Phoenix Eyes Public Safety Reform Through Program Expansion
Melissa Ziervogel was at the wheel of a red, 15-passenger van when a quick trio of beeps came out of the radio.
“Alright we are dispatched out,” said the crisis response supervisor.
Right now the Phoenix Fire Department has four of those vehicles. But when and how they’re used is complicated.
“There may be times that we only have one van in service to cover the entire Valley,” she said.
I rode along with Ziervogel, a counselor, and her partner, a social worker. They’re the people police can call for help when parents don’t pick up their child after school, or someone whose father just died has to wait for a mortuary to come get their body.
“What we do is we go out to work with individuals in their most traumatic times of their lives,” said Ziervogel.
"What we do is we go out to work with individuals in their most traumatic times of their lives."
— Melissa Ziervogel, crisis response supervisor
In its upcoming budget, the city of Phoenix plans to funnel $15 million into expanding its fire-department-housed Community Advocacy Program, add staff and get them a new partner for behavioral and mental health care. But police-reform activists oppose the plan that city officials hope will build community trust.
I asked Ziervogel for her take on the plan that’s been tagged as public safety reform.
“There is no, for me, ‘defund the police.’ What we are going to be able to do is to alleviate some of the calls that police get dispatched out on that they shouldn’t be," she said.
Reform activists, including many who do want to defund the police, don’t think the city’s plan goes far enough. They object to the advocacy unit staying within the fire department, an agency they say is too close to the police.
“What we have is an idea, an initiative, for a completely independent first-responder unit," said Jacob Raiford, civil rights activist.
Raiford says under this costlier model, a neighborhood-organized crisis assistance program, would respond to all nonviolent and noncriminal calls. The plan is inspired by a 24-7 mobile program in Eugene, Oregon.
“This is 120% about life-preservative measures,” he said.
City officials have referenced the same program called Crisis Assistance Helping Out On The Streets (CAHOOTS), which gets called into action via Eugene’s communications center for police, fire and ambulance.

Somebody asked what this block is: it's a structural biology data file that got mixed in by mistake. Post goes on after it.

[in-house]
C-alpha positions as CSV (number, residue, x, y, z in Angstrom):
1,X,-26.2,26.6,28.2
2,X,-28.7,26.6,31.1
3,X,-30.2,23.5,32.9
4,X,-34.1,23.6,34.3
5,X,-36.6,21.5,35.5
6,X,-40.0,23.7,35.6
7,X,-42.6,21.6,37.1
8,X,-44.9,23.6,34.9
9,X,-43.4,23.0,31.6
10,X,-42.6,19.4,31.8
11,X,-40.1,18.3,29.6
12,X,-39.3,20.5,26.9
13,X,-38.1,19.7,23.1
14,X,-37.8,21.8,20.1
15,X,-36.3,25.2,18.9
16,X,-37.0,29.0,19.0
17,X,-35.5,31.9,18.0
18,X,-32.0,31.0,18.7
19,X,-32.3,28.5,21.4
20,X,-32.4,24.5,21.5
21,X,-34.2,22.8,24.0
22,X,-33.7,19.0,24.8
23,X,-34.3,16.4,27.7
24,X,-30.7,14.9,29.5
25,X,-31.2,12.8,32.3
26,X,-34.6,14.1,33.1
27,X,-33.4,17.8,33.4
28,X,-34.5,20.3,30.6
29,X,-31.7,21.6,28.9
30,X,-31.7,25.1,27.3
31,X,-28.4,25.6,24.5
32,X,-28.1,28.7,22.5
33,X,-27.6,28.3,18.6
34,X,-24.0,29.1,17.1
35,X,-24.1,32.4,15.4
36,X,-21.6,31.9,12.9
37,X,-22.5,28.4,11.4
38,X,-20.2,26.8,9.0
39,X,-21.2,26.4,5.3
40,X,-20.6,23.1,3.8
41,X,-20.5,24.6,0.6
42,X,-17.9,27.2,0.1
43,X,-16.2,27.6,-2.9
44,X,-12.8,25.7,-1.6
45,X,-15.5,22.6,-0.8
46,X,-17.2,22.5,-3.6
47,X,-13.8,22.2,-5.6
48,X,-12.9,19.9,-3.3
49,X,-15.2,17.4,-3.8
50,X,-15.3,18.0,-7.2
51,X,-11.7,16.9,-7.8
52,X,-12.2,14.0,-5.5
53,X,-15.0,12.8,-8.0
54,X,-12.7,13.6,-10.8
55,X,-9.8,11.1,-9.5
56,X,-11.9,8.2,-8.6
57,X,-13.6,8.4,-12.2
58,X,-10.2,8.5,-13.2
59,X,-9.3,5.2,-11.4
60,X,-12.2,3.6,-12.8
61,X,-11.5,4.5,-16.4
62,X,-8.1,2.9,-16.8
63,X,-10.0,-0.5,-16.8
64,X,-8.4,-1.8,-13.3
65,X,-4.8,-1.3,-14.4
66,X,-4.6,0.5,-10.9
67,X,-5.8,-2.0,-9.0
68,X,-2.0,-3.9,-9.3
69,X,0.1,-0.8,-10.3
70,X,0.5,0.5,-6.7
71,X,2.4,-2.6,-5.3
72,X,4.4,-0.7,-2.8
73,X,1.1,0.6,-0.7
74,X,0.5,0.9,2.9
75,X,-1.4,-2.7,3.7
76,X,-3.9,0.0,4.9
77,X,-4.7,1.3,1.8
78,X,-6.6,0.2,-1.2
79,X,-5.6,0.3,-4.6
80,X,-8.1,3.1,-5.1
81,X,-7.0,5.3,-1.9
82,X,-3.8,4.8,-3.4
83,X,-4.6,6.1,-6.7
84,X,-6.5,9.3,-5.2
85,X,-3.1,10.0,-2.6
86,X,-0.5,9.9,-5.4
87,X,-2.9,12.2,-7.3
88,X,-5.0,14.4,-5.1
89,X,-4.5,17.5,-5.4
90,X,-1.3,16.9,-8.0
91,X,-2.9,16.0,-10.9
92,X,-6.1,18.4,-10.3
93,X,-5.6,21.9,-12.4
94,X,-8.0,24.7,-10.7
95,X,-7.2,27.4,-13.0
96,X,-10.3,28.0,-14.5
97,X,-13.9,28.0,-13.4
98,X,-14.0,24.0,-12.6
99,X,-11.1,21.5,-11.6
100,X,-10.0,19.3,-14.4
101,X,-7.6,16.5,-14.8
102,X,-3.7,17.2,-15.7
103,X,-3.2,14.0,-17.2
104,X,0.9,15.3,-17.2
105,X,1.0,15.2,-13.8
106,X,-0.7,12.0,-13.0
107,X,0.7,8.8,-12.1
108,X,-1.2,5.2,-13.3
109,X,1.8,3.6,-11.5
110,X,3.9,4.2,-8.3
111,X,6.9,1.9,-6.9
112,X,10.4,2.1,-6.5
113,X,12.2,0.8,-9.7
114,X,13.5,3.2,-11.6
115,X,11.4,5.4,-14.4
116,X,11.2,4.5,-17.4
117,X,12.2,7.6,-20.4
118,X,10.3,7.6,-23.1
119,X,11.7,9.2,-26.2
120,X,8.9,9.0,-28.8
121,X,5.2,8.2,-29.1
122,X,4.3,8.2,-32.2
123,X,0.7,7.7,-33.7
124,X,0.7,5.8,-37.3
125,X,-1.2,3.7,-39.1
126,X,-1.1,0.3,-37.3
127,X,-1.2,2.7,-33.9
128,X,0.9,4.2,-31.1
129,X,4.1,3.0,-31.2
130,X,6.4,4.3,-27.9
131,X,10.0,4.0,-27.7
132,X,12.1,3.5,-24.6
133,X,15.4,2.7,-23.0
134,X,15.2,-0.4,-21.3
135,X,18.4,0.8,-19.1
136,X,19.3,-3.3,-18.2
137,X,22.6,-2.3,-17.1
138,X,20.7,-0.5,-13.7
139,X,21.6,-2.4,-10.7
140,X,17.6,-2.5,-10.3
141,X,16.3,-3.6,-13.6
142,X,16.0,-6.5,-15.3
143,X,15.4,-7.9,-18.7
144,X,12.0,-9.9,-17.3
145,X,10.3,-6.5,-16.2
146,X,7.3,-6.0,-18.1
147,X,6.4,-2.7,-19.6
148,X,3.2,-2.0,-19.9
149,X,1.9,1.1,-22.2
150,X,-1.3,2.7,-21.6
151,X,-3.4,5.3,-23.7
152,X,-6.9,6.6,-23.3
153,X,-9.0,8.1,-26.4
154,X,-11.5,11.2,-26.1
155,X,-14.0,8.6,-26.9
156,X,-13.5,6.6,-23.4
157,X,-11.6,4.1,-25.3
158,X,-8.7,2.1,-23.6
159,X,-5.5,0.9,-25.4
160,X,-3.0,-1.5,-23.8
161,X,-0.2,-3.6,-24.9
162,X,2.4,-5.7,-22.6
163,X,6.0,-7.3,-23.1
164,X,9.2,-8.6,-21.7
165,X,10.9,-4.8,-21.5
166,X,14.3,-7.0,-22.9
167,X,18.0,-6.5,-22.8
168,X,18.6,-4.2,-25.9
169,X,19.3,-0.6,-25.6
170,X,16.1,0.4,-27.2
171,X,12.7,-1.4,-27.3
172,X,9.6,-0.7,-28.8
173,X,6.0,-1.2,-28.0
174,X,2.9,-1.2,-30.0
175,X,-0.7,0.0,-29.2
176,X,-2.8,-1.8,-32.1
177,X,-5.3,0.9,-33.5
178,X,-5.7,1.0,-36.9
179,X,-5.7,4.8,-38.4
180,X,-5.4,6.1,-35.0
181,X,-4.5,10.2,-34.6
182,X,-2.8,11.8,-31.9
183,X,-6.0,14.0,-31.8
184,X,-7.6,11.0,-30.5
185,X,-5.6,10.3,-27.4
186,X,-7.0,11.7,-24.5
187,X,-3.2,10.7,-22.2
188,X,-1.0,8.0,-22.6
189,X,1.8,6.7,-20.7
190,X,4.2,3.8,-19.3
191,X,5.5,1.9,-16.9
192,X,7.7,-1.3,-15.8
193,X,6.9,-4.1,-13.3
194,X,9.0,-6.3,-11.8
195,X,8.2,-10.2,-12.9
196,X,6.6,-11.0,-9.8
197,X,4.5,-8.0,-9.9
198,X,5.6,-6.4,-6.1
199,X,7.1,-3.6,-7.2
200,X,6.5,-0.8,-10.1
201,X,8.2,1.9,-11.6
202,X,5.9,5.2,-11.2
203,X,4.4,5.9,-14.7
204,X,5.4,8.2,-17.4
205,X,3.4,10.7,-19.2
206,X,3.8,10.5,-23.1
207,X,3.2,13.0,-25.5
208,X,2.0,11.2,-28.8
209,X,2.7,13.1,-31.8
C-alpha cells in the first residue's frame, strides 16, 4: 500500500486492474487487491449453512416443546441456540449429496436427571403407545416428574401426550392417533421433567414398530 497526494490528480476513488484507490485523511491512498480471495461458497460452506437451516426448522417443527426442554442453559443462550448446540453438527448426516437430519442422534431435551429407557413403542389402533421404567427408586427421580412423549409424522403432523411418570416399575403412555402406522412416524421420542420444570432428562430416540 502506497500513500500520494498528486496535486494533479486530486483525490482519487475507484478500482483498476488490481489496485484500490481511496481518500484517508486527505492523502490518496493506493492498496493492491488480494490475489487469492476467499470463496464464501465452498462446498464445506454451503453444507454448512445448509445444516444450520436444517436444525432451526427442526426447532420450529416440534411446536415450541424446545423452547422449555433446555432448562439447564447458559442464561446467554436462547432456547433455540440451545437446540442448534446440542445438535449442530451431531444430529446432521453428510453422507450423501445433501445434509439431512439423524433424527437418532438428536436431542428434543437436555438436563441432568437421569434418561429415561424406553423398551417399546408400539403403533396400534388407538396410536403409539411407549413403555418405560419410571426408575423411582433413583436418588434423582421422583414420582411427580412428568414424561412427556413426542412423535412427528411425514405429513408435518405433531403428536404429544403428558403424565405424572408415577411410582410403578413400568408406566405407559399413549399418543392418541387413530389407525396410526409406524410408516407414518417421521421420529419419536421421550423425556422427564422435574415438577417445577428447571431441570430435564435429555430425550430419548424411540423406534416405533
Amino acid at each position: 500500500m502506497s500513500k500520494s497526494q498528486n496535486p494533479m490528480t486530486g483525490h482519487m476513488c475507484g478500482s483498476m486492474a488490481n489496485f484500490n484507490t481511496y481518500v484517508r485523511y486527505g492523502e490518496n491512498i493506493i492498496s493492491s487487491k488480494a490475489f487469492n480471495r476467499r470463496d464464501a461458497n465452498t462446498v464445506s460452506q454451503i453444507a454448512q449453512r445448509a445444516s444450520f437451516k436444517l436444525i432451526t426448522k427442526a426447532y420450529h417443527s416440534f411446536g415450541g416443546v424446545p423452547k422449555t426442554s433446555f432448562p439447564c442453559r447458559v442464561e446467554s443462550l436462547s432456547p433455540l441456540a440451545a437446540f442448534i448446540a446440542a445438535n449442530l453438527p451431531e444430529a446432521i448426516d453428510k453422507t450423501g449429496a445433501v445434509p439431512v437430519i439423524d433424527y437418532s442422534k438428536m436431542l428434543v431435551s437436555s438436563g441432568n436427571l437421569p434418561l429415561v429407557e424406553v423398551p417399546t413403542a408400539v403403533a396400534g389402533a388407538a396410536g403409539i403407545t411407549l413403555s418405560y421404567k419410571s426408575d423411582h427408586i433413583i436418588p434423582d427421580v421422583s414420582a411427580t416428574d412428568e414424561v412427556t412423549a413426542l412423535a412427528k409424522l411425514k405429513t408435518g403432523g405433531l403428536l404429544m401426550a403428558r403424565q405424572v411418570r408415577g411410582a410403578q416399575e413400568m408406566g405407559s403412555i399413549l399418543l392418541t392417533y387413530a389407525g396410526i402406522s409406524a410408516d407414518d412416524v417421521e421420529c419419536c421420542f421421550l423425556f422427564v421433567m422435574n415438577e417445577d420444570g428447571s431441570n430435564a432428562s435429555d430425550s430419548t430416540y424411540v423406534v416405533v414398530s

“We do recognize that taking a good majority of the dispatches from the police department and housing is under this new department, would relieve them from the burden of work that they go through,” he said.
"We do recognize that taking a good majority of the dispatches from the police department and housing is under this new department, would relieve them from the burden of work that they go through."
— Jacob Raiford, civil rights activist
The police were exactly who Stacie J. Whitaker-Harris did not want at her apartment in August 2020. Her son came in from Baltimore, and her mom-sense quickly told her he wasn’t himself.
“Then he started saying something about somebody had poisoned him. Put something in his drink. And he had passed out. And when he woke up he was Jesus,” she said.
Whitaker-Harris said she spent most of the day trying to find her son help. But none came, and he got more agitated. She asked neighbors not to call 911. But eventually did so herself. The call was tagged as domestic violence. Lots of police came and restrained her son.
“If you call for a mental health crisis, and the person goes to jail, they’re still not getting the support or the help that they need,” she said.
Records show Whitaker-Harris’s son was arrested on suspicion of assault and unlawful imprisonment. She said he’s been diagnosed with a serious mental illness and is getting treatment.
“It’s been a lot,” she said.
Whitaker-Harris questions the sustainability of the city’s plan to expand the advocacy team within the fire department. First responders are already overwhelmed, she noted.
Ziervogel, the crisis response supervisor in the ride-along van, said this reality is why she hates the words "defund police."
“How can we defund something that is already so understaffed?” said Ziervogel.
Ziervogel is excited to grow the team she discovered as an intern and has been with off and on for a decade. Part of the process is to review policy and decide what calls they can take without police. These could involve the homeless, and people having anxiety attacks.
“If we can help them with these other things so that they can focus on the things that they were trained on, the types of calls that they really should be going out on, those crime-related calls, right on,” she said.
Ziervogel is confident her team can do more to help Phoenicians than it’s able to do now. If the plan for them to get more money and resources is part of the final budget approved by the City Council, they’ll have a chance to prove it.